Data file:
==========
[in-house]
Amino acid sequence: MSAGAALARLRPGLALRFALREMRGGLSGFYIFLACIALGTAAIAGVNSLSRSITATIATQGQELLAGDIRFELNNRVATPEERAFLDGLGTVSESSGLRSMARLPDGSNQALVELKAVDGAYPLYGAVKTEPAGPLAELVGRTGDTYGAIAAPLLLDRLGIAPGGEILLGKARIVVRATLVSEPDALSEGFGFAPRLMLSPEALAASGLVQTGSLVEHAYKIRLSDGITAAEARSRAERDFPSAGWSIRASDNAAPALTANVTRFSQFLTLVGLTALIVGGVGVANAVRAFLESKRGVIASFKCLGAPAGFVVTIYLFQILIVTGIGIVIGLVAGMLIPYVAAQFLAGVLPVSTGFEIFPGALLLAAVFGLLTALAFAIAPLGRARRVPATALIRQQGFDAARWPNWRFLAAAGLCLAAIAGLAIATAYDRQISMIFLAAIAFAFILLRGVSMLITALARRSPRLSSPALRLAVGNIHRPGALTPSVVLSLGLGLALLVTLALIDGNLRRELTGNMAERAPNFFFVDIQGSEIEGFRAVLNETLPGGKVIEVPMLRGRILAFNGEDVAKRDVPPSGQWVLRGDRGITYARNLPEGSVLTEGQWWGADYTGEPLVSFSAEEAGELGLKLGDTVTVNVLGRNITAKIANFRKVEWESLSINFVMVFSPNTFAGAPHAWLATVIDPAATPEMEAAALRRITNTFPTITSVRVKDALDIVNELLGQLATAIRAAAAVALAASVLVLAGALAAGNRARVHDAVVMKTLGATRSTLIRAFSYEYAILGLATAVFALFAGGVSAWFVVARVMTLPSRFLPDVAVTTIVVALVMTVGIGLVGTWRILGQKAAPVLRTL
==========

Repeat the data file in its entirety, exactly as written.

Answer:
[in-house]
Amino acid sequence: MSAGAALARLRPGLALRFALREMRGGLSGFYIFLACIALGTAAIAGVNSLSRSITATIATQGQELLAGDIRFELNNRVATPEERAFLDGLGTVSESSGLRSMARLPDGSNQALVELKAVDGAYPLYGAVKTEPAGPLAELVGRTGDTYGAIAAPLLLDRLGIAPGGEILLGKARIVVRATLVSEPDALSEGFGFAPRLMLSPEALAASGLVQTGSLVEHAYKIRLSDGITAAEARSRAERDFPSAGWSIRASDNAAPALTANVTRFSQFLTLVGLTALIVGGVGVANAVRAFLESKRGVIASFKCLGAPAGFVVTIYLFQILIVTGIGIVIGLVAGMLIPYVAAQFLAGVLPVSTGFEIFPGALLLAAVFGLLTALAFAIAPLGRARRVPATALIRQQGFDAARWPNWRFLAAAGLCLAAIAGLAIATAYDRQISMIFLAAIAFAFILLRGVSMLITALARRSPRLSSPALRLAVGNIHRPGALTPSVVLSLGLGLALLVTLALIDGNLRRELTGNMAERAPNFFFVDIQGSEIEGFRAVLNETLPGGKVIEVPMLRGRILAFNGEDVAKRDVPPSGQWVLRGDRGITYARNLPEGSVLTEGQWWGADYTGEPLVSFSAEEAGELGLKLGDTVTVNVLGRNITAKIANFRKVEWESLSINFVMVFSPNTFAGAPHAWLATVIDPAATPEMEAAALRRITNTFPTITSVRVKDALDIVNELLGQLATAIRAAAAVALAASVLVLAGALAAGNRARVHDAVVMKTLGATRSTLIRAFSYEYAILGLATAVFALFAGGVSAWFVVARVMTLPSRFLPDVAVTTIVVALVMTVGIGLVGTWRILGQKAAPVLRTL